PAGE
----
Apple to open $1bn Austin campus despite ‘peak iPhone’ concerns

Apple to open $1bn Austin campus despite ‘peak iPhone’ concerns

Apple will open a new $1bn (£790m) campus in the Texan city of Austin, despite concerns that the company has reached “peak iPhone”.

The US technology giant, which already has a base of operations in the city, believes the campus will make it the largest private employer in Austin.

Currently Apple employs more than 6,000 workers in the city, but the new campus will house another 5,000 new employees. The 133-acre (0.54 sq km) workspace will eventually accommodate 15,000 staff, the company claims.

Employees at the new campus will work in fields including engineering, research, operations, finance, sales and customer support, Apple said.

The new Austin campus is a turnabout from chief executive Tim Cook's earlier comments that Texas would be an unlikely choice for a new campus.

"Apple is proud to bring new investment, jobs and opportunity to cities across the United States and to significantly deepen our quarter-century partnership with the city and people of Austin," Cook said.

The state-capital, which has just under one million people, already has many technology companies based there, including Amazon, Facebook and Google.

The campus is part of Apple’s plans, first announced in January, to invest $350bn (£277bn) is the US over the next three years.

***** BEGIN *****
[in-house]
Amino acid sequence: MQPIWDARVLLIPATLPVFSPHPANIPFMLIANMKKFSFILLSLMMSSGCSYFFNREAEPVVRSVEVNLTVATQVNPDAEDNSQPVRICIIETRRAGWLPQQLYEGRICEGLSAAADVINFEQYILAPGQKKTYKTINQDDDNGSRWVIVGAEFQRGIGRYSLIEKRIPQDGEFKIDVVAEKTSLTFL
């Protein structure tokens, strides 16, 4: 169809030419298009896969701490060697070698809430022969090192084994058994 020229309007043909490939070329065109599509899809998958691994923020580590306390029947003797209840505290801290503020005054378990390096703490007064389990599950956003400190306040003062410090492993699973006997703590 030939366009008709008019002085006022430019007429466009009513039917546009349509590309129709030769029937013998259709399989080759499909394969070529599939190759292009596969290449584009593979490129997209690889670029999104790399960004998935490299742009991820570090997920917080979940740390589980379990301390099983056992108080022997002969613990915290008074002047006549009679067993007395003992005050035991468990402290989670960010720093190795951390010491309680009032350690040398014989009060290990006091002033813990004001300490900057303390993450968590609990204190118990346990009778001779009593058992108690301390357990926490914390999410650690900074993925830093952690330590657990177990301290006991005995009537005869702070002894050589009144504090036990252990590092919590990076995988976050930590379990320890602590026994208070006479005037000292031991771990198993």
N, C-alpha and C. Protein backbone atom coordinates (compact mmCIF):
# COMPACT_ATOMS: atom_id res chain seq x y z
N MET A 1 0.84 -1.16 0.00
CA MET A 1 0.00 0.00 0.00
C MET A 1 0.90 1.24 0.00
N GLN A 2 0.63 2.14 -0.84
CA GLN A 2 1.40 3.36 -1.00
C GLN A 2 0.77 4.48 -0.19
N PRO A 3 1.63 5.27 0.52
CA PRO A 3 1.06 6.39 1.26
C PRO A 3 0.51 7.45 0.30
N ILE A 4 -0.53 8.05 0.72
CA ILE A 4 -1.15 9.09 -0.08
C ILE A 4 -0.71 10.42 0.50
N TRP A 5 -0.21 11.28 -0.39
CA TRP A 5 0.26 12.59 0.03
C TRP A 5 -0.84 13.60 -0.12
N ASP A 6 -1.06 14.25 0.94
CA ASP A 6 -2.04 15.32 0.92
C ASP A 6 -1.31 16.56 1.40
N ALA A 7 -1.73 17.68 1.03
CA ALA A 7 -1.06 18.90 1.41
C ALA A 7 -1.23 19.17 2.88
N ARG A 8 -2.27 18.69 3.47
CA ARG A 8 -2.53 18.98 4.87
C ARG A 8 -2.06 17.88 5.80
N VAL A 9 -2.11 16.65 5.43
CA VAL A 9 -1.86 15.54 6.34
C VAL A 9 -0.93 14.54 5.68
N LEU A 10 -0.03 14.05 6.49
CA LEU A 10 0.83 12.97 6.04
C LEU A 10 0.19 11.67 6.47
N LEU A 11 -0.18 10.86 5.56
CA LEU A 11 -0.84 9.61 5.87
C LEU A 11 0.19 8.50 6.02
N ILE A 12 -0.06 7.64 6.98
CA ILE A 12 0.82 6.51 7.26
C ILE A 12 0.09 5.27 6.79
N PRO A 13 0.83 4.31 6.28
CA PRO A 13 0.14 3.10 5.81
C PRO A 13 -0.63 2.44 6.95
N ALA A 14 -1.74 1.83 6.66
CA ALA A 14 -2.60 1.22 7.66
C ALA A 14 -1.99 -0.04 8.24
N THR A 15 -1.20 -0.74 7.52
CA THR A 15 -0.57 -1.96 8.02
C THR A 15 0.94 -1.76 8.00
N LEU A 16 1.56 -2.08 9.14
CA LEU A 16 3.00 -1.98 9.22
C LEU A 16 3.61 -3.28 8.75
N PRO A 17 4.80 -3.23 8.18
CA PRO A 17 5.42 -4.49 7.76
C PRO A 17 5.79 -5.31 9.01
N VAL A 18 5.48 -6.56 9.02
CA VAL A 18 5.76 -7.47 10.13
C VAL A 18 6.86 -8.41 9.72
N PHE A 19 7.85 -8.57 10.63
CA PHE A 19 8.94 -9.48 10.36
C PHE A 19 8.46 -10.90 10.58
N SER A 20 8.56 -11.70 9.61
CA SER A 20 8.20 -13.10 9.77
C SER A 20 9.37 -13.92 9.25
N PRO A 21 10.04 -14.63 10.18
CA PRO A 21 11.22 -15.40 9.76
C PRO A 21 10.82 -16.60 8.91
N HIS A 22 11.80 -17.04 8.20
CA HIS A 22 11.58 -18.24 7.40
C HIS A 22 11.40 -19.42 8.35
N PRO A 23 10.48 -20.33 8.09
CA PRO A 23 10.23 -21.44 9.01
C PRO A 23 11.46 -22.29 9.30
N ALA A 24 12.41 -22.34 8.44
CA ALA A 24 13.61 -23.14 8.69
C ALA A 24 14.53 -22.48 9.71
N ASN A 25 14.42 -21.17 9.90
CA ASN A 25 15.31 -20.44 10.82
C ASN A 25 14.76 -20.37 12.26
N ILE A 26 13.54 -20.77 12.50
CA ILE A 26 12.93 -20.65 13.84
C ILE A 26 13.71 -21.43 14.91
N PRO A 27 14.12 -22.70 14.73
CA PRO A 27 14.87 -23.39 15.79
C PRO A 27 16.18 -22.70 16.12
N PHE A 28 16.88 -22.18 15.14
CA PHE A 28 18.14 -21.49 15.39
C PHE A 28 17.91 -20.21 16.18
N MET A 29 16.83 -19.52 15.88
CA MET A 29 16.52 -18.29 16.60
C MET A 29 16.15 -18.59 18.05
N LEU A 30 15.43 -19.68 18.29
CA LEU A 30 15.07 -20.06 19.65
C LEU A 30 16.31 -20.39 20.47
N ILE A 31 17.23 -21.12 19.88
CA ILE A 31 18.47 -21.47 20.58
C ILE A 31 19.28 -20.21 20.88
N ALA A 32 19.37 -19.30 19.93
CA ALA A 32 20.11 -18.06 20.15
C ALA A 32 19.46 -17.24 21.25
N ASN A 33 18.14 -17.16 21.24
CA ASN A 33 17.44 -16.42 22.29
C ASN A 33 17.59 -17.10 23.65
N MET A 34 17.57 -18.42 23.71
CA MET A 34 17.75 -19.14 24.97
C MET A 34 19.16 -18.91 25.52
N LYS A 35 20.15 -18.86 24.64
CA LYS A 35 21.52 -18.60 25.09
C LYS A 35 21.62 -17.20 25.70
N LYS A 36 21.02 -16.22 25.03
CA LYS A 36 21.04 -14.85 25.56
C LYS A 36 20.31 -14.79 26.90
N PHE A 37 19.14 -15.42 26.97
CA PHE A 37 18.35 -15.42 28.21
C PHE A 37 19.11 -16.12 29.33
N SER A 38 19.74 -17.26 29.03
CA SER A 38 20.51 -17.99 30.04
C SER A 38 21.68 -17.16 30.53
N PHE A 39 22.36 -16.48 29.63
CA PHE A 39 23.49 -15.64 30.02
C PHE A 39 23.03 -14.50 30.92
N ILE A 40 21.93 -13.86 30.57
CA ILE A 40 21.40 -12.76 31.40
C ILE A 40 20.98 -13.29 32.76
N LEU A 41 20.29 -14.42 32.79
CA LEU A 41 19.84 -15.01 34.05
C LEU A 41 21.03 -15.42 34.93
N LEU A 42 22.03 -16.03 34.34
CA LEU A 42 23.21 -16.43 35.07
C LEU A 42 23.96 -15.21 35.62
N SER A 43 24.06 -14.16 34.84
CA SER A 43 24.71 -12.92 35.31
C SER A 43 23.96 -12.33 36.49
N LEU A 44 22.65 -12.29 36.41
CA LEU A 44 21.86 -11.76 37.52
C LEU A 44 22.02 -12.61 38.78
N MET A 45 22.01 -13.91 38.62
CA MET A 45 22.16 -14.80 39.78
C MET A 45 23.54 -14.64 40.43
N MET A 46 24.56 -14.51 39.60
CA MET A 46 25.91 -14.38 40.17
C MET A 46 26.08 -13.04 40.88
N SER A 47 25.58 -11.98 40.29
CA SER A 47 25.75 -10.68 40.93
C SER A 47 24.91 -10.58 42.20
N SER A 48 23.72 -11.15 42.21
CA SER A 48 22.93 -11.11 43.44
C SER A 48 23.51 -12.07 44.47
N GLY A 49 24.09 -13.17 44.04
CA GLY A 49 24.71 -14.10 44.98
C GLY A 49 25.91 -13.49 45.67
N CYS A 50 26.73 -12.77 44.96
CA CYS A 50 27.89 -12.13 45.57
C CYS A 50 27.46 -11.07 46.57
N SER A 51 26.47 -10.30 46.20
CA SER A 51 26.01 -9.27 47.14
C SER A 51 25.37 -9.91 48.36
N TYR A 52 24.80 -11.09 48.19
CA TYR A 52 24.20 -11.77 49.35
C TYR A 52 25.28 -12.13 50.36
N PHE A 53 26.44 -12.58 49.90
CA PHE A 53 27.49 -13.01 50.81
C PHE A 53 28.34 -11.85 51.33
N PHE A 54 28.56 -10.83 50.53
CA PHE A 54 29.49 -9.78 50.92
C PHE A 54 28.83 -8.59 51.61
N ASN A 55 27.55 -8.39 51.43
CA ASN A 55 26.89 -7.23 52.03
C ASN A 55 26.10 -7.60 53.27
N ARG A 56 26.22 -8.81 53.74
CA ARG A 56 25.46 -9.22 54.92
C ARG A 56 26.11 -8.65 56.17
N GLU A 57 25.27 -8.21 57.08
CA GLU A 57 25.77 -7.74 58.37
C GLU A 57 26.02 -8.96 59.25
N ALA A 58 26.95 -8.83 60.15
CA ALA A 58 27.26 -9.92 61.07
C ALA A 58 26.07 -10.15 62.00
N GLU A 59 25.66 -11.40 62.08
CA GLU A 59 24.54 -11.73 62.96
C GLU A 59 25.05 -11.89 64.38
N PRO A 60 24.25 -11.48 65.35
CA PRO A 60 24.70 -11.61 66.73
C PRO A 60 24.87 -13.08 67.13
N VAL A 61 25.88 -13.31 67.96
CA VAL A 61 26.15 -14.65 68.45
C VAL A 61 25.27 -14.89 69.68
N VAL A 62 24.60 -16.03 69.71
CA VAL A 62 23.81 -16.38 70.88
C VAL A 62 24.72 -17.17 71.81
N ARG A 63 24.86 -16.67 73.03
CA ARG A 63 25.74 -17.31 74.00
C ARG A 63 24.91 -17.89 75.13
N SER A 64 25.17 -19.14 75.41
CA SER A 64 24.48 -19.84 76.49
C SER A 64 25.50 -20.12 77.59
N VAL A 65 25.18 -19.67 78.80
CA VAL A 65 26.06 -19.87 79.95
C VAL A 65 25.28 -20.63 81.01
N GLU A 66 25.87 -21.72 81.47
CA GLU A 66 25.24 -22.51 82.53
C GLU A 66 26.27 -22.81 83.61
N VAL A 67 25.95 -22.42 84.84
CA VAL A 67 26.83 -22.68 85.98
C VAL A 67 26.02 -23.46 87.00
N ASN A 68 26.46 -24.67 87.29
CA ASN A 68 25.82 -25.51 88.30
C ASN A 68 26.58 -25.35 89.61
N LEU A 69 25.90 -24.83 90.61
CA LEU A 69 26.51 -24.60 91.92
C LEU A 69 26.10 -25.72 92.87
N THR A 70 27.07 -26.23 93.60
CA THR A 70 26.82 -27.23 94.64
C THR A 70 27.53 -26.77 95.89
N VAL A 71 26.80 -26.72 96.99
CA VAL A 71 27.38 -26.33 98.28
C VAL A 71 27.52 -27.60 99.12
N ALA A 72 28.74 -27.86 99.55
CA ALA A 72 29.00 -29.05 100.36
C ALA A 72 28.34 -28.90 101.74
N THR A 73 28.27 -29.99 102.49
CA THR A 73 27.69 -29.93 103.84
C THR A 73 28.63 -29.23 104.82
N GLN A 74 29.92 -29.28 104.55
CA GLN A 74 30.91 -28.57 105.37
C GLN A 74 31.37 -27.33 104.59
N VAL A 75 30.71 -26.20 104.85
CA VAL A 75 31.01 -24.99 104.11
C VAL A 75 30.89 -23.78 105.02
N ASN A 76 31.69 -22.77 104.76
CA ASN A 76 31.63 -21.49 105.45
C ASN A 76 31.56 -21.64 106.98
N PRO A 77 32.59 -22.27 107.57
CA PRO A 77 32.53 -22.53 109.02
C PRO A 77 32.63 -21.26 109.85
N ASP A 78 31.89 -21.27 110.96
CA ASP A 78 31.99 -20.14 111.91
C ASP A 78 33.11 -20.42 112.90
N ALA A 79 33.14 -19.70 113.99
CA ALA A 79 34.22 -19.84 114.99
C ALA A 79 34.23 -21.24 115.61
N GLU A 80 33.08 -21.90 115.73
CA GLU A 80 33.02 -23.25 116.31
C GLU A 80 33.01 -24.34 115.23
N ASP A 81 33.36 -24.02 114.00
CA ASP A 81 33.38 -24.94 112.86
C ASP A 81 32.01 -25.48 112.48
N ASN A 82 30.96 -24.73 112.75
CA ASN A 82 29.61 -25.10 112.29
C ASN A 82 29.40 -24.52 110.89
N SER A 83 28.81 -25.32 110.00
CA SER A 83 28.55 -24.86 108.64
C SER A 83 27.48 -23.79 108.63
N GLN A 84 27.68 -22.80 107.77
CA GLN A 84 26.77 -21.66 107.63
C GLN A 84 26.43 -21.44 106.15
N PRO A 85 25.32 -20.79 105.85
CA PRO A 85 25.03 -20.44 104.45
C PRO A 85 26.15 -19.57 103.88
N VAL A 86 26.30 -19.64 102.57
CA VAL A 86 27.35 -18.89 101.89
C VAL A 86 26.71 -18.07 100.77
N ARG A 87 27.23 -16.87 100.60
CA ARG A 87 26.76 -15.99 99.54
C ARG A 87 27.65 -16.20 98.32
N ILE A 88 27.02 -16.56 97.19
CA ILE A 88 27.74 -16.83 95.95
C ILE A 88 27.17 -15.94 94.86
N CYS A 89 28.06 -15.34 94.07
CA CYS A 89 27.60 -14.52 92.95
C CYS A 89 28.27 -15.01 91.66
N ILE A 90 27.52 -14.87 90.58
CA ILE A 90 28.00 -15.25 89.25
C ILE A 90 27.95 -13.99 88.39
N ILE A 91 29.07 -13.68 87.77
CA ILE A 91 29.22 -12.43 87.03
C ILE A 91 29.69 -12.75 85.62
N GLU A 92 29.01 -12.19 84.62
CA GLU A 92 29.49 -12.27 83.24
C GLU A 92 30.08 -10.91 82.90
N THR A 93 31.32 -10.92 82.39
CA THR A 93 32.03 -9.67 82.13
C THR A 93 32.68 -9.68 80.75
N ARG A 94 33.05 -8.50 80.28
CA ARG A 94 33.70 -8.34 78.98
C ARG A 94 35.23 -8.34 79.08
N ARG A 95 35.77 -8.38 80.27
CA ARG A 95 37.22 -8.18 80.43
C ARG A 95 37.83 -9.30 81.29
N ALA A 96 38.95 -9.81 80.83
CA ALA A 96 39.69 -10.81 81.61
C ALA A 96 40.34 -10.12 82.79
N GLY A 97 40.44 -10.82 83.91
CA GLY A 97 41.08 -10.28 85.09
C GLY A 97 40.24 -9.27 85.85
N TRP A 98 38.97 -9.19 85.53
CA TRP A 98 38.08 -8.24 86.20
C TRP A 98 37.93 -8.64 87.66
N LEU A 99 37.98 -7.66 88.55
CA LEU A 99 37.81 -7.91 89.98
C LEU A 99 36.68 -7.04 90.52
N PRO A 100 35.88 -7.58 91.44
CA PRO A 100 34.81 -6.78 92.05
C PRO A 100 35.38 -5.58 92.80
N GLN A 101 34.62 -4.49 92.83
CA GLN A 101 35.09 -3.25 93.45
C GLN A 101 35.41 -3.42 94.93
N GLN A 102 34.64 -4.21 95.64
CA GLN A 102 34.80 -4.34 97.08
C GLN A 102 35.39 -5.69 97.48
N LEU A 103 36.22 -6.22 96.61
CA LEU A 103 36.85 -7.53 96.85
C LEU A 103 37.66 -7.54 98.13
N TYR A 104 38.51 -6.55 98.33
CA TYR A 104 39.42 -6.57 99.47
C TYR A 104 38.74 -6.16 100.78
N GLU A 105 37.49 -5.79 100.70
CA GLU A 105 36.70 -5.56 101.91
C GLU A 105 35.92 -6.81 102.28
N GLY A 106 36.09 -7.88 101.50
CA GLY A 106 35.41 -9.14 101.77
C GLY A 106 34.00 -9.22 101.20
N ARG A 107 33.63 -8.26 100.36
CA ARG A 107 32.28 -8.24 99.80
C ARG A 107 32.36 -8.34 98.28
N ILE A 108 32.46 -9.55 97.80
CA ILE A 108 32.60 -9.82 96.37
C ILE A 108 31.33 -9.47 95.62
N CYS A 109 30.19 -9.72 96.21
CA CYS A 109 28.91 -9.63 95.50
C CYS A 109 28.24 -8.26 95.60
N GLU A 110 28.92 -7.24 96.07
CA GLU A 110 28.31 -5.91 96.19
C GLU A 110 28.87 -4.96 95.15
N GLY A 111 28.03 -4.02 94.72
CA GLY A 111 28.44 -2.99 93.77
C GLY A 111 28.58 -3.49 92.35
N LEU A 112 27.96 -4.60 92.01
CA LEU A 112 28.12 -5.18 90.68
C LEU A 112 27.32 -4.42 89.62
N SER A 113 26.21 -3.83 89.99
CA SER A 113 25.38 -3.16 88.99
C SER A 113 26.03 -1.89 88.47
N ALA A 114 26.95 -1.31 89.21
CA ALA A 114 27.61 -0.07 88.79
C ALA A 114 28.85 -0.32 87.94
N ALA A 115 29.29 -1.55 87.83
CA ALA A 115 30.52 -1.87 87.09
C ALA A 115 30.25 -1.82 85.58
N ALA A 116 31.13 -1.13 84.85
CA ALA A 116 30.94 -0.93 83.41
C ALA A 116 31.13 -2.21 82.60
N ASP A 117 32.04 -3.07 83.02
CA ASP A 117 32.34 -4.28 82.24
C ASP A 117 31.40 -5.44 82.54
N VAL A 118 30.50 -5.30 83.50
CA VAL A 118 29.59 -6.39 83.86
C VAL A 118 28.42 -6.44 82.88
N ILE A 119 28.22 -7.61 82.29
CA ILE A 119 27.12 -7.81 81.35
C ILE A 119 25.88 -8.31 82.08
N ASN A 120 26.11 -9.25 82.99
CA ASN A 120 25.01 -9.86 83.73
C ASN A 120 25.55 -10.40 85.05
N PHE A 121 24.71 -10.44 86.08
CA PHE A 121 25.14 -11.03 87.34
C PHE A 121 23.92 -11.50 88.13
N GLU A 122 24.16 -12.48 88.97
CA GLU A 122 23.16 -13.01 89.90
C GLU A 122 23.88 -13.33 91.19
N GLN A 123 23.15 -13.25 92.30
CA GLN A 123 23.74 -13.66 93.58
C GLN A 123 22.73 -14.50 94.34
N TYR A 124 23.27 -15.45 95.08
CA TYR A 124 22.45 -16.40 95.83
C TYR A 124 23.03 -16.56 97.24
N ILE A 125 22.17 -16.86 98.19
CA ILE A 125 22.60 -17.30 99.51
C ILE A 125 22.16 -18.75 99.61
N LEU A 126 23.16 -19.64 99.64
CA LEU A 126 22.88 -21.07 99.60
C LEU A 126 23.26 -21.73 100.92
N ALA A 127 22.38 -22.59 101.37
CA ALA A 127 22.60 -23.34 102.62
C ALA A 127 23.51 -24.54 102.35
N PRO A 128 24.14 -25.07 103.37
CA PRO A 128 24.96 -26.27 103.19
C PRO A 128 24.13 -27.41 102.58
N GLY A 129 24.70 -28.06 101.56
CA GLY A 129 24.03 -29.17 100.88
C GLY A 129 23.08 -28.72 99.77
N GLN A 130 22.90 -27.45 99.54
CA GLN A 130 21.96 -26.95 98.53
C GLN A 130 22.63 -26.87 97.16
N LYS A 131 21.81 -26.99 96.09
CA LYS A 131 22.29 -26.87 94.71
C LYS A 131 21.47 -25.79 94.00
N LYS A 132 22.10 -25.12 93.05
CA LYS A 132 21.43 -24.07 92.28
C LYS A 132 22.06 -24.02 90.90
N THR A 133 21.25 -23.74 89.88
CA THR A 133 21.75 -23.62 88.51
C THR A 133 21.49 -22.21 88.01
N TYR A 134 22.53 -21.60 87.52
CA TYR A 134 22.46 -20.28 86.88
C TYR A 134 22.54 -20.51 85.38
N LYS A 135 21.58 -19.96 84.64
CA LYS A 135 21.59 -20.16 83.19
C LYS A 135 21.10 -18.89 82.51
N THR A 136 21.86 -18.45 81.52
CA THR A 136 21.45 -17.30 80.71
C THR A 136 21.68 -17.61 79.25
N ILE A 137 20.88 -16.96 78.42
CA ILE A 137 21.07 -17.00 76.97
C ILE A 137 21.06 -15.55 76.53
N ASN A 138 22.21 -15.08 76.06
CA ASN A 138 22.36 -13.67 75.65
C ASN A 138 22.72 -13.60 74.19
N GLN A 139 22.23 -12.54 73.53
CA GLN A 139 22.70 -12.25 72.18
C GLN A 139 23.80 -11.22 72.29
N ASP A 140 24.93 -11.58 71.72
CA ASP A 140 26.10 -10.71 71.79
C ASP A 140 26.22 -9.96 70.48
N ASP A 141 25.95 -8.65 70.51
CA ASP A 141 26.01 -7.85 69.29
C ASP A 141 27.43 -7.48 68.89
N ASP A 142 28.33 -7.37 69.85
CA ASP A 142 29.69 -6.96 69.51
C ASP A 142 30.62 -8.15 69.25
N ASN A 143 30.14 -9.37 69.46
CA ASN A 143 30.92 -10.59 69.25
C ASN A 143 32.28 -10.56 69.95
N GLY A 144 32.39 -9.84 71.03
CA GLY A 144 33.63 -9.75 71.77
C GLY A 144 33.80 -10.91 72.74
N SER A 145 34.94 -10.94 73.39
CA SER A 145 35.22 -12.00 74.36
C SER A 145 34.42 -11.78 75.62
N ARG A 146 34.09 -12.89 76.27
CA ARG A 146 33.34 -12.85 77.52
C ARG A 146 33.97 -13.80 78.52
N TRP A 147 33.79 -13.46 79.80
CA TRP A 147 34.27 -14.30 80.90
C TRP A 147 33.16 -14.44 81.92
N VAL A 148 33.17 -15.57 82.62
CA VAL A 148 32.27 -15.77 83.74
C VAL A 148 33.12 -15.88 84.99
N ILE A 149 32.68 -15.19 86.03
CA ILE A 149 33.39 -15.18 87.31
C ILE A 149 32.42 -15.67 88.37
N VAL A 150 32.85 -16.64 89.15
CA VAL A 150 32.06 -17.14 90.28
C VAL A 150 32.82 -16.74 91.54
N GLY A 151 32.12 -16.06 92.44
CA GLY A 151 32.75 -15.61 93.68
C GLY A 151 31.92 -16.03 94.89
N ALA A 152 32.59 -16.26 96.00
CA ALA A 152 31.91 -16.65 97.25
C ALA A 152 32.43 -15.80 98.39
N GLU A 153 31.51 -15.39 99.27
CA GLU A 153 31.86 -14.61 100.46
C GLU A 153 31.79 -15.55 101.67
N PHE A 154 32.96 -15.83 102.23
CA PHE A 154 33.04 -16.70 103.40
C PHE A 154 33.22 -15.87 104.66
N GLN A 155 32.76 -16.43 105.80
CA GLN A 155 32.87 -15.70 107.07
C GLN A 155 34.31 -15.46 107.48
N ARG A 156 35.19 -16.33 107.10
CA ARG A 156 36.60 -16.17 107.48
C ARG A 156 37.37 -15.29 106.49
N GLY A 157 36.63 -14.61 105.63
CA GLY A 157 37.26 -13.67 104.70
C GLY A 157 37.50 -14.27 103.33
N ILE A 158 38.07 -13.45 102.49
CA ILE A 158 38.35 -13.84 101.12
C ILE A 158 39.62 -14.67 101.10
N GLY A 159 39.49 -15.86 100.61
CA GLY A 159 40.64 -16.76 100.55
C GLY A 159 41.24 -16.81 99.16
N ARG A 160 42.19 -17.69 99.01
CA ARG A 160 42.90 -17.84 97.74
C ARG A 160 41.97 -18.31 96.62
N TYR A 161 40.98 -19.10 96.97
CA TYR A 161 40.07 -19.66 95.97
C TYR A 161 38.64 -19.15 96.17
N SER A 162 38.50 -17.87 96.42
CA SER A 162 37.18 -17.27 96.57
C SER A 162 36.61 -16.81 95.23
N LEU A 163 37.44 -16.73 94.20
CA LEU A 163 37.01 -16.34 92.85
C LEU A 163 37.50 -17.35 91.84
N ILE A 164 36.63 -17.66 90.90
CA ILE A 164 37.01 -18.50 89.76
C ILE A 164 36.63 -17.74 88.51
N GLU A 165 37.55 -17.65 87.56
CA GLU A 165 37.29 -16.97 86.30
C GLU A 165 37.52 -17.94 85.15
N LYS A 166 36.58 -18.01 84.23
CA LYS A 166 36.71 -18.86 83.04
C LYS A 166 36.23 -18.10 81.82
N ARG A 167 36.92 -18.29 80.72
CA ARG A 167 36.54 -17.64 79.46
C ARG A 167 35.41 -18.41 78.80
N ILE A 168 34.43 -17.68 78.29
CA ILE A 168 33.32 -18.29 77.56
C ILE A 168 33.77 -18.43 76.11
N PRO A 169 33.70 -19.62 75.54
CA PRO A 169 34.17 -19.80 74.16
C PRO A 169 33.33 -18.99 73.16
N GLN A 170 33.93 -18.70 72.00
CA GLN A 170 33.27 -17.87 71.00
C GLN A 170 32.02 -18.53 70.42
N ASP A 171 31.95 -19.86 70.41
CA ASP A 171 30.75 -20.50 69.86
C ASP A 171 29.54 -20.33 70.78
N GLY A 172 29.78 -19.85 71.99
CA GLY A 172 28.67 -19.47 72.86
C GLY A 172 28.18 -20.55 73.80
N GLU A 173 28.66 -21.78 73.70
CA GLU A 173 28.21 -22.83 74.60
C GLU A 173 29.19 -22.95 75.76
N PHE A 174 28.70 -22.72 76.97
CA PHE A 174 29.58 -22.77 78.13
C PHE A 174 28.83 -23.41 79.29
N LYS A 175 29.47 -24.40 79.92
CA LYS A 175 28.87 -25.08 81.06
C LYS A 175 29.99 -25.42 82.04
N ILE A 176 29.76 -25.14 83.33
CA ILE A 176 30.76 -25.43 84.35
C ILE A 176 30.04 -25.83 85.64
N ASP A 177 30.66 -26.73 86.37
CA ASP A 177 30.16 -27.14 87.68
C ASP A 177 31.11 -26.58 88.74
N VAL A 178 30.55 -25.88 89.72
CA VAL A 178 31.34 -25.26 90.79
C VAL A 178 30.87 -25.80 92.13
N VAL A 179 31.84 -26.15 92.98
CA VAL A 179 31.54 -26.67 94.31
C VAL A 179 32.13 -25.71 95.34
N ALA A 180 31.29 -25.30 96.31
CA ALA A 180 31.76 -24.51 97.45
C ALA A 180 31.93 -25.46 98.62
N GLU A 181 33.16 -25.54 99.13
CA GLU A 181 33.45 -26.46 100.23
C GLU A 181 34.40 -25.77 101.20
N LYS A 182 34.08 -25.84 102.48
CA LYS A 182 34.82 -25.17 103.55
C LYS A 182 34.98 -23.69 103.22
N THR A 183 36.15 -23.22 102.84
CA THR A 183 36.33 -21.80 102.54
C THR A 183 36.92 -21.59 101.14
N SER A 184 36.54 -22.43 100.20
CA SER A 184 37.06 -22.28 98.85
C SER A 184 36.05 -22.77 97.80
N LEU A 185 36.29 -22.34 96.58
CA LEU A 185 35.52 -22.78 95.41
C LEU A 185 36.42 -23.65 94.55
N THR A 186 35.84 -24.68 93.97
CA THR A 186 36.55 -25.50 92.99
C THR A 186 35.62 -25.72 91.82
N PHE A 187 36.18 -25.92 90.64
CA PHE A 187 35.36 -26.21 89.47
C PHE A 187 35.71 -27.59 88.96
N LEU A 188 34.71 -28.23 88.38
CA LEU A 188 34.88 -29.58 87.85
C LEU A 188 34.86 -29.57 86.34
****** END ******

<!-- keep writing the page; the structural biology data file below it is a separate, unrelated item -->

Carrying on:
The iPhone-maker is promising it will generate 20,000 new positions within the company’s US operations by 2023. New sites in Seattle, San Diego and Culver are also planned to be built before that date.

This comes as the Silicon Valley giant has faced concerns from investors about its growth in both Western and emerging markets, with some dubbing the stagnation in sales “peak iPhone”.

After years of brisk growth, Apple’s core western markets are saturated as consumers balk at the high prices. Increasingly, they are opting to hang on to their devices for longer, less impressed by incremental annual upgrades than a few years ago.

Apple did not hold a bidding process to choose the site for the new campus unlike its technology rival , which last month ended a months-long search for its second headquarters, picking New York City and an area just outside Washington, D.C. for massive new offices.

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